A research team led by an award-winning genomicist at Western University has developed a new method for identifying mutations and prioritizing variants in breast and ovarian cancer genes, which will not only reduce the number of possible variants for doctors to investigate, but also increase the number of patients that are properly diagnosed.
These potentially game-changing technologies, developed by Peter Rogan, PhD, students and his collaborators from Western's Schulich School of Medicine & Dentistry, reveal gene variants that were missed by conventional genetic testing.
Most people are aware of open-source computer programs. These free programs, accessible by anyone, spread technology to distant corners of the world. Cutting-edge innovations, however, come at a price. As a result, many software companies license their work.
These same concerns exist within the seed-development arena. Some plant researchers support the free exchange of new varieties of seeds and plants. Doing so, they argue, benefits both plant breeders and farmers. Considering seeds "intellectual property" may seem harmful to this free exchange of information.
New research published today in the journal Scientific Reports has revealed for the first time that half of the world's farmed fish have hearing loss due to a deformity of the earbone.
Like humans, fish have ears which are essential for hearing and balance, so the findings are significant for the welfare of farmed fish as well as the survival of captive-bred fish released into the wild for conservation purposes.
The University of Melbourne-led study found that half of the world's most farmed marine fish, Atlantic salmon, have a deformity of the otolith or 'fish earbone', much like the inner ear of mammals. The deformity was found to be very uncommon in wild fish.
SAN ANTONIO (April 27, 2016) -- It's an unsettling thought: You could be walking around for 20 years developing Parkinson's disease and not even know it.
And once symptoms appear, it's too late for a cure.
What if a therapy that treats the root causes of Parkinson's, not just the symptoms, could be started earlier?
CHICAGO --- Finding the vulnerable points where HIV enters the female reproductive tract is like searching for needles in a haystack. But Northwestern Medicine scientists have solved that challenge by creating a glowing map of the very first cells to be infected with a HIV-like virus.
What if a map of the brain could help us decode people's inner thoughts?
Scientists at the University of California, Berkeley, have taken a step in that direction by building a "semantic atlas" that shows in vivid colors and multiple dimensions how the human brain organizes language. The atlas identifies brain areas that respond to words that have similar meanings.
The findings, to be published April 28, 2016 in the journal Nature, are based on a brain imaging study that recorded neural activity while study volunteers listened to stories from the "Moth Radio Hour." They show that at least one-third of the brain's cerebral cortex, including areas dedicated to high-level cognition, is involved in language processing.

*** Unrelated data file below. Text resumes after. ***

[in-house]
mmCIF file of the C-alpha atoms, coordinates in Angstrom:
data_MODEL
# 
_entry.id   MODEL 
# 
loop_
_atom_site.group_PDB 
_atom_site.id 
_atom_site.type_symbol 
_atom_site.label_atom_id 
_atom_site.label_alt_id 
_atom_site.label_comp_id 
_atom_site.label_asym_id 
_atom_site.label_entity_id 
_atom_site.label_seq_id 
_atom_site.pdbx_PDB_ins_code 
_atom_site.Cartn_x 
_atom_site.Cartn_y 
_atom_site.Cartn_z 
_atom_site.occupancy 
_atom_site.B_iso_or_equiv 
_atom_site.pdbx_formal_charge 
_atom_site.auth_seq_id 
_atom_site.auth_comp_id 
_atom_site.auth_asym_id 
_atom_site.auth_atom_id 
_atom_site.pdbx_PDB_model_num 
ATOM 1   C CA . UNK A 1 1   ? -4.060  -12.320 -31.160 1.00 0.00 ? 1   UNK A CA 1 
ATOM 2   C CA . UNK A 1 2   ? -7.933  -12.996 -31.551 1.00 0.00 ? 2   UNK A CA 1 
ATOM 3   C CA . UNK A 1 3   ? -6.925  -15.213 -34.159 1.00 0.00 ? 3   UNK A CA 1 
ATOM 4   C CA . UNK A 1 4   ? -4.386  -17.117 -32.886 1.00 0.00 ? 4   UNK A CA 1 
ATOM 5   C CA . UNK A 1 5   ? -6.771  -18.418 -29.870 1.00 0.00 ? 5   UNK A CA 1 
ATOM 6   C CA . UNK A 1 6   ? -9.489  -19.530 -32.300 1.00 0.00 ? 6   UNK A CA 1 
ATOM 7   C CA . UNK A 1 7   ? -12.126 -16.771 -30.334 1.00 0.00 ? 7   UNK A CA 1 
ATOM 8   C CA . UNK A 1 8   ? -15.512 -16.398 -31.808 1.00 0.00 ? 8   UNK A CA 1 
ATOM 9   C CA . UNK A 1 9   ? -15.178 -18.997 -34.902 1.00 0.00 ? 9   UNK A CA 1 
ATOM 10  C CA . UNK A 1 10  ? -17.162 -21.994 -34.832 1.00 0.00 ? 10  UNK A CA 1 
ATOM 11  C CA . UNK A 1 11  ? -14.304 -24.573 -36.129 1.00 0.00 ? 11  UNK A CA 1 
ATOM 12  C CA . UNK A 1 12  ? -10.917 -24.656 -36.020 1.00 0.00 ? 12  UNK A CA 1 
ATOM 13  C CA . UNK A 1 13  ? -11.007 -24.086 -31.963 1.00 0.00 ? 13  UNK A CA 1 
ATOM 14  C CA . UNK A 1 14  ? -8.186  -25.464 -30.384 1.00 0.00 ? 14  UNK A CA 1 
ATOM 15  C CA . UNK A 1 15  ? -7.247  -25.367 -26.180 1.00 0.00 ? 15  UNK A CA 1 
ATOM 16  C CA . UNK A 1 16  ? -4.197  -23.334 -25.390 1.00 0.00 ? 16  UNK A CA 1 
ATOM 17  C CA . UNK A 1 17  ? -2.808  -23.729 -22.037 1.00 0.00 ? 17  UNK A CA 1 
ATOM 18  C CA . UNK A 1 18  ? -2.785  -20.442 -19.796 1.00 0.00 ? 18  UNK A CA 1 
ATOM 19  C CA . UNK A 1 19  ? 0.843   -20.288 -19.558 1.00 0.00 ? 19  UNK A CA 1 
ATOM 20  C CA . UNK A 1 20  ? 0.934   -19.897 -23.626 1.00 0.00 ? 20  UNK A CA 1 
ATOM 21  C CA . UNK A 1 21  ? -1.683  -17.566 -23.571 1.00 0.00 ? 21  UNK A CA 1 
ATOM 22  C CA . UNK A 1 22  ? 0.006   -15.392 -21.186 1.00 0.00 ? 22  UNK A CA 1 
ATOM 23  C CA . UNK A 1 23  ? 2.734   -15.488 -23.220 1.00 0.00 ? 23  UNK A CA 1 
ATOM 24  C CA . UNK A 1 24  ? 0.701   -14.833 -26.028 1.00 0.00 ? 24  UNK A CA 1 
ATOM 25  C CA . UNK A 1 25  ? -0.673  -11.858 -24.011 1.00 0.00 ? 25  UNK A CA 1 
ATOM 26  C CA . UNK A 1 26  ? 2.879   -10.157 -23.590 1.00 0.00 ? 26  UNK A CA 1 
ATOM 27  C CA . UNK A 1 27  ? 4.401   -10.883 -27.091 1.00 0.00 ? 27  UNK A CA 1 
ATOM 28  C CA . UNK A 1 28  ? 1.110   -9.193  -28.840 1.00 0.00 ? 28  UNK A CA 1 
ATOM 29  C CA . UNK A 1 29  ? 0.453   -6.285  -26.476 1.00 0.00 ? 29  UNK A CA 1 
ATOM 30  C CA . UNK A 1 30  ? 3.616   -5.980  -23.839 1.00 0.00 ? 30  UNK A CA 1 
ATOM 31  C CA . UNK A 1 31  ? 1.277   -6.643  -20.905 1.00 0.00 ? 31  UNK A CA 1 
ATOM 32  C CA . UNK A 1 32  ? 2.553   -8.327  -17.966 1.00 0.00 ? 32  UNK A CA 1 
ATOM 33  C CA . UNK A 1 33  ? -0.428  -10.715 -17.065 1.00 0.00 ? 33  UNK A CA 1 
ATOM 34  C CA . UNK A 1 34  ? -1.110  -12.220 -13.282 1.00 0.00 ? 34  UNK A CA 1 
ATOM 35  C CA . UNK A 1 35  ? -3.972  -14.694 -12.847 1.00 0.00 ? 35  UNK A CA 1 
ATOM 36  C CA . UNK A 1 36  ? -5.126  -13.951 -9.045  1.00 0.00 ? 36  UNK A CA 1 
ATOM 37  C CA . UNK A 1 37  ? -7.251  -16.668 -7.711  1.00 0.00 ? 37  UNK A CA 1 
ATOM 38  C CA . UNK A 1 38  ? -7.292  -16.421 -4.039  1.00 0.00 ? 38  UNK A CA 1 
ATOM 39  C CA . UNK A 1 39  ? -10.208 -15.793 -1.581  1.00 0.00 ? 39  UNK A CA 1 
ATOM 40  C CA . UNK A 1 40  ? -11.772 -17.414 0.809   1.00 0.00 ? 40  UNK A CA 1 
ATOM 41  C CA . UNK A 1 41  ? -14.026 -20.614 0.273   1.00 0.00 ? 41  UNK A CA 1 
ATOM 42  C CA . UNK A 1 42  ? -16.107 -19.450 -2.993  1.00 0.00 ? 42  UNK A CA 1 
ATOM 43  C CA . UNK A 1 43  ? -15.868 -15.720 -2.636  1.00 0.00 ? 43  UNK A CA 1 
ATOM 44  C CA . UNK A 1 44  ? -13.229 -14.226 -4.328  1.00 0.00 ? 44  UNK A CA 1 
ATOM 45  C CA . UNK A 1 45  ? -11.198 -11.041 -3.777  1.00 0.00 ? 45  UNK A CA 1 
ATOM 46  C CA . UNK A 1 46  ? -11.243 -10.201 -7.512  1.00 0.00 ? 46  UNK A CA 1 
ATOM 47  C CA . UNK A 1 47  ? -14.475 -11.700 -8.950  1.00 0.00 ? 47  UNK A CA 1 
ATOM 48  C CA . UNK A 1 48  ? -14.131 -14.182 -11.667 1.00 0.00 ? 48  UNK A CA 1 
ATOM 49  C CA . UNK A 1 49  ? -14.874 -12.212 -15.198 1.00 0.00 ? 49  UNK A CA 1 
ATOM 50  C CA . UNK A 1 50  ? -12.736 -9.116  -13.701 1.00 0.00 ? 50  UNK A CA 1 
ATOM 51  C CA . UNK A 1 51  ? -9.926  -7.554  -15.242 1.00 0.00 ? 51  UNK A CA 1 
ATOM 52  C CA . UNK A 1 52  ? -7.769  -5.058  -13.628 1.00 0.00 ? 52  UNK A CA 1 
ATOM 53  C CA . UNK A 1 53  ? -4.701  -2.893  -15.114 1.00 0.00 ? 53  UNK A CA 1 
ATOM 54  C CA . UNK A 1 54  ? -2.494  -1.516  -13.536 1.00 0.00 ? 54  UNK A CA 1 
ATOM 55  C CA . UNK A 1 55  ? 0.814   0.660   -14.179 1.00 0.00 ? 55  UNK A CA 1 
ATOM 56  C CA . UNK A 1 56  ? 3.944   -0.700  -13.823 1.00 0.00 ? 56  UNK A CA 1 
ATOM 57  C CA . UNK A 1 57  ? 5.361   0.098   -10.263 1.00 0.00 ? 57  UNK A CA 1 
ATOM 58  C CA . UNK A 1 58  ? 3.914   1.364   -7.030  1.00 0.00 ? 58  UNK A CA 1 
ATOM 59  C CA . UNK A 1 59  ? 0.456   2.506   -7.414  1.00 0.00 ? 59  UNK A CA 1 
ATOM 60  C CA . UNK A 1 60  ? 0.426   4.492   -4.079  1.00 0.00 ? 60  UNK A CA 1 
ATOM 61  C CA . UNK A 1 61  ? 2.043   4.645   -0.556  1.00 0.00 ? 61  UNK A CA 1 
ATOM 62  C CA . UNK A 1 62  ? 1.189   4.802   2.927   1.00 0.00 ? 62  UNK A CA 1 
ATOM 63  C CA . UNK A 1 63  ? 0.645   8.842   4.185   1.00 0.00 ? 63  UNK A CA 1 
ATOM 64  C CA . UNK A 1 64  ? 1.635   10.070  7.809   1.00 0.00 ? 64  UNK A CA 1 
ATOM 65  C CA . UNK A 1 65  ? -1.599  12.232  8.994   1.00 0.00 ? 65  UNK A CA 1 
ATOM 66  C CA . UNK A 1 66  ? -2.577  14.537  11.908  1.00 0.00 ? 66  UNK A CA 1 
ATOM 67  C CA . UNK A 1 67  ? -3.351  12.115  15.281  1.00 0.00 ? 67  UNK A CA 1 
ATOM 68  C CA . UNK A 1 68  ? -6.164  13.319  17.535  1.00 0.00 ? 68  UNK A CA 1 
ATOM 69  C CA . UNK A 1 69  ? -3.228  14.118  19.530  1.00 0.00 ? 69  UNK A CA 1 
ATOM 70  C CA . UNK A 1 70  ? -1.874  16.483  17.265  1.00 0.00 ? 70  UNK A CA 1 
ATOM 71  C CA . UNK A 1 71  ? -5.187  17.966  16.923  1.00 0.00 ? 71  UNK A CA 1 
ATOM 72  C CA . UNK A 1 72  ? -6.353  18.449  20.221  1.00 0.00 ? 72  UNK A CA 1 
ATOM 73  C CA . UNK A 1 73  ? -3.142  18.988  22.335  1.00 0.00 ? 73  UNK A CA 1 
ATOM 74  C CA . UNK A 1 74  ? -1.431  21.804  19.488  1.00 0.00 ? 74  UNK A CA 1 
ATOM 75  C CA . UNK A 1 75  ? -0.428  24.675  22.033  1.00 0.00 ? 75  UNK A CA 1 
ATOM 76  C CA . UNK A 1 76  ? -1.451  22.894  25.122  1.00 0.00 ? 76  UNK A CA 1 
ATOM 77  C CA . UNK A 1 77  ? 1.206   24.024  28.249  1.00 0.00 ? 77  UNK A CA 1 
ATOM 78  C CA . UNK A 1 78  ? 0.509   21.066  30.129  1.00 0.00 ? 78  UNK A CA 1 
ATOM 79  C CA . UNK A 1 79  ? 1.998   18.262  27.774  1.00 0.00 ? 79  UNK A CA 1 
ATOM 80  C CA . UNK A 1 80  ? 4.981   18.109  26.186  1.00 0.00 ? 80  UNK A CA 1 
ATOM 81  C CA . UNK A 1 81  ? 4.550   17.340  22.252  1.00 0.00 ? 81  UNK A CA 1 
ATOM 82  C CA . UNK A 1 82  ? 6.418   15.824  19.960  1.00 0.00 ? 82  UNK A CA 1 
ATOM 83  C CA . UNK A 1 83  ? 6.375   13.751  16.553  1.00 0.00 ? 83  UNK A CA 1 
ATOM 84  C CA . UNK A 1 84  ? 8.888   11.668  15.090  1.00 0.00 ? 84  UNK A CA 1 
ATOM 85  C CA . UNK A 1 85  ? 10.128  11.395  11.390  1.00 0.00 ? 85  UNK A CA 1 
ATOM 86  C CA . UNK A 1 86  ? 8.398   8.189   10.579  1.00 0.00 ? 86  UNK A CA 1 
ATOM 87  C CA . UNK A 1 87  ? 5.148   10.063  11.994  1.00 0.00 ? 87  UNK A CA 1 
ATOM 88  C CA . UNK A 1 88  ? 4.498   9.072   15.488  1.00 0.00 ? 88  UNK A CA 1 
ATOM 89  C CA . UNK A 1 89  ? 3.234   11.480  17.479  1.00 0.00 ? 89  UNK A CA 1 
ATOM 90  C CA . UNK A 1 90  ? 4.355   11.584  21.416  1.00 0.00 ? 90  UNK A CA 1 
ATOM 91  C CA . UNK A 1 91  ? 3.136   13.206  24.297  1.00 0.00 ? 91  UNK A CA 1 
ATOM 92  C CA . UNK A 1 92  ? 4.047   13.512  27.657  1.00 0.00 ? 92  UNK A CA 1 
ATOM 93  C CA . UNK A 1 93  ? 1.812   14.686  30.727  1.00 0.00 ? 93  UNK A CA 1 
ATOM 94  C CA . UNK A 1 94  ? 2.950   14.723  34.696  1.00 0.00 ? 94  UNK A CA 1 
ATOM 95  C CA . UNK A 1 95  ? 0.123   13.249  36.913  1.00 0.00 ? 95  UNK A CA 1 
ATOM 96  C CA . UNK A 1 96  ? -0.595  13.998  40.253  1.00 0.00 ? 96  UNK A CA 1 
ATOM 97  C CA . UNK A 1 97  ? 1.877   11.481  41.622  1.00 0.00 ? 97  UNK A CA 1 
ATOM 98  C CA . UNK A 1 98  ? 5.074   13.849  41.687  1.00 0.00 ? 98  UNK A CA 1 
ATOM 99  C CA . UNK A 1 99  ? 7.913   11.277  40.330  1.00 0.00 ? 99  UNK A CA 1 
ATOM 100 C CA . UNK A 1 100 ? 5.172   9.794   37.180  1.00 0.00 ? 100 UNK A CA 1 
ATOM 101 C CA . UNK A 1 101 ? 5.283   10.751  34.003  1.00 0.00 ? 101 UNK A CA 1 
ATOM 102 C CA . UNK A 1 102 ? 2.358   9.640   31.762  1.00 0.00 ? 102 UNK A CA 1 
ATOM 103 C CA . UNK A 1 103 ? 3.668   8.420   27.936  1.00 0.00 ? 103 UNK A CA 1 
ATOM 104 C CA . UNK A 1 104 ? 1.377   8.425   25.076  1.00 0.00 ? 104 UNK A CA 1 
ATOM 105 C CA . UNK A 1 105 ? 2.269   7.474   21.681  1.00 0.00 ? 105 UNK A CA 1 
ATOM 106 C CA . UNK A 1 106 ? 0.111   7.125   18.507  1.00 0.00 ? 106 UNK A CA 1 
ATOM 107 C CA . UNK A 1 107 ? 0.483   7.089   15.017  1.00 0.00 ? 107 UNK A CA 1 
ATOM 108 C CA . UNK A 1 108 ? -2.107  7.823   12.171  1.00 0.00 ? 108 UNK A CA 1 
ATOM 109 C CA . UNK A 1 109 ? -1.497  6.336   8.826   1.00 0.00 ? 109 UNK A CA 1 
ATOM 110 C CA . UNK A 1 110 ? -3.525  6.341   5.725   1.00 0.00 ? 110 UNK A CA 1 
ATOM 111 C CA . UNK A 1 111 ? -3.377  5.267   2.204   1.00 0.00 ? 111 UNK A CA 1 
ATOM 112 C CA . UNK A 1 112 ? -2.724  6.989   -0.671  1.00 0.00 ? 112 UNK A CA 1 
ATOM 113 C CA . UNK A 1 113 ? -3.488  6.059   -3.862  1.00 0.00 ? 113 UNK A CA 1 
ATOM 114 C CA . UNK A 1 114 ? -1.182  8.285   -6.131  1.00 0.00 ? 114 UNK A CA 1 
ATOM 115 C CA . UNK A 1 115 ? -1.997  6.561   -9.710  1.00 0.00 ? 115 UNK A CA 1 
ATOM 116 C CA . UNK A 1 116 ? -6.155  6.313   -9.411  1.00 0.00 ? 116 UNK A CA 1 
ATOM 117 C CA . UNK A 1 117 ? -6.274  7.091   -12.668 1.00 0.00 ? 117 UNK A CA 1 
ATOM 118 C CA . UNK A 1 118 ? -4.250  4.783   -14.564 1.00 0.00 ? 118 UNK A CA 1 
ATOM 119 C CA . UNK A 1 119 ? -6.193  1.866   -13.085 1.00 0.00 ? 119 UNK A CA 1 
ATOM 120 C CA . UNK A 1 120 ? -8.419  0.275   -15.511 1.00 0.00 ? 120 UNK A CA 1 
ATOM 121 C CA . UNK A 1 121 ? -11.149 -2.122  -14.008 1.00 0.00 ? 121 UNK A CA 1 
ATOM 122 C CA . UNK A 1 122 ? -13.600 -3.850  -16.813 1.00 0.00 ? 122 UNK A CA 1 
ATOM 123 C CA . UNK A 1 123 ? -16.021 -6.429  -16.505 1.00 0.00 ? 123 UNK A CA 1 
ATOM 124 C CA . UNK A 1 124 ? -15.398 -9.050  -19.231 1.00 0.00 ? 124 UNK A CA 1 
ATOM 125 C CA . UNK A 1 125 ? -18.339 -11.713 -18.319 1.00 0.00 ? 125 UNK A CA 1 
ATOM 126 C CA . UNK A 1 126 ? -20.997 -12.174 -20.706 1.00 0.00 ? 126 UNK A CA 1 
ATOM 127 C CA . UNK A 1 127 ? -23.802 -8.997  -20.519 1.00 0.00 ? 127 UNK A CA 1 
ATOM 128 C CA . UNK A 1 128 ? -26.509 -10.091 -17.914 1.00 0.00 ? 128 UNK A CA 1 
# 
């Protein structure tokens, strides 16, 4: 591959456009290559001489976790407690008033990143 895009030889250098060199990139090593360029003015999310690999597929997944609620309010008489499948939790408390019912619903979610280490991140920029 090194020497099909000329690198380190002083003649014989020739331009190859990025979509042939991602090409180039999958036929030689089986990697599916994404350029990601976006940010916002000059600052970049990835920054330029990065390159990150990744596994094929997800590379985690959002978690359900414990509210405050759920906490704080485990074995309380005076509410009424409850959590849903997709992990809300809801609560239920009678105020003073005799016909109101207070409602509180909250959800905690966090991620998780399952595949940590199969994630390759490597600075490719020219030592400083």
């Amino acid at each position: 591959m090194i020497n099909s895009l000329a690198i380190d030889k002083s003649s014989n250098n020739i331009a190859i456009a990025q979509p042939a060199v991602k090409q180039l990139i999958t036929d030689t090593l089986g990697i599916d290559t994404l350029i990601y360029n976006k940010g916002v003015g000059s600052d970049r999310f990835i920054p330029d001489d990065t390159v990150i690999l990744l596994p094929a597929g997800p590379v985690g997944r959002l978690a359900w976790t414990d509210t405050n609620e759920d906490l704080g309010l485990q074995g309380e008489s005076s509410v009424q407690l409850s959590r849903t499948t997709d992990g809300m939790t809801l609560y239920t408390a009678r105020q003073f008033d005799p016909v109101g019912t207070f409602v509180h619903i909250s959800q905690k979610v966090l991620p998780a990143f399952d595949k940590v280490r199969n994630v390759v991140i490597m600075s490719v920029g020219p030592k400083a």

Brown fat cells can burn fat to generate heat. University of Bonn researchers have discovered a new method to measure the activity of brown fat cells in humans and mice. The researchers showed that microRNA-92a can be used as an indirect measure for the activity of energy consuming brown fat cells. They showed that a small blood sample was sufficient. Results were published in Nature Communications, a well-known scientific journal.
People who want to lose weight often encounter boundaries: No matter what diet they try, the pounds won't drop. Being overweight and obese can have severe health consequences, and has shown to increase a person's chance of developing type-2-diabetes or cardiovascular diseases.
A computer algorithm that can tell whether you are happy or sad, angry or expressing almost any other emotion would be a boon to the games industry. New research published in the International Journal of Computational Vision and Robotics describes such a system that is almost 99 percent accurate.
Hyung-Il Choi of the School of Media, at Soongsil University, in Seoul, Korea, working with Nhan Thi Cao and An Hoa Ton-That of Vietnam National University, in Ho Chi Minh City, explain that capturing the emotions of players could be used in interactive games for various purposes, such as transferring the player's emotions to his or her avatar, or activating suitable actions to communicate with other players in various scenarios including educational applications.
Boulder, Colo., USA: Every day, all around the world, millions of people contemplate a very simple question with a very complex answer: which wine? In this month's issue of GSA Today, Gregory Retallack (University of Oregon) and Scott Burns (Portland State University) examine the link between the taste of wine and soil properties.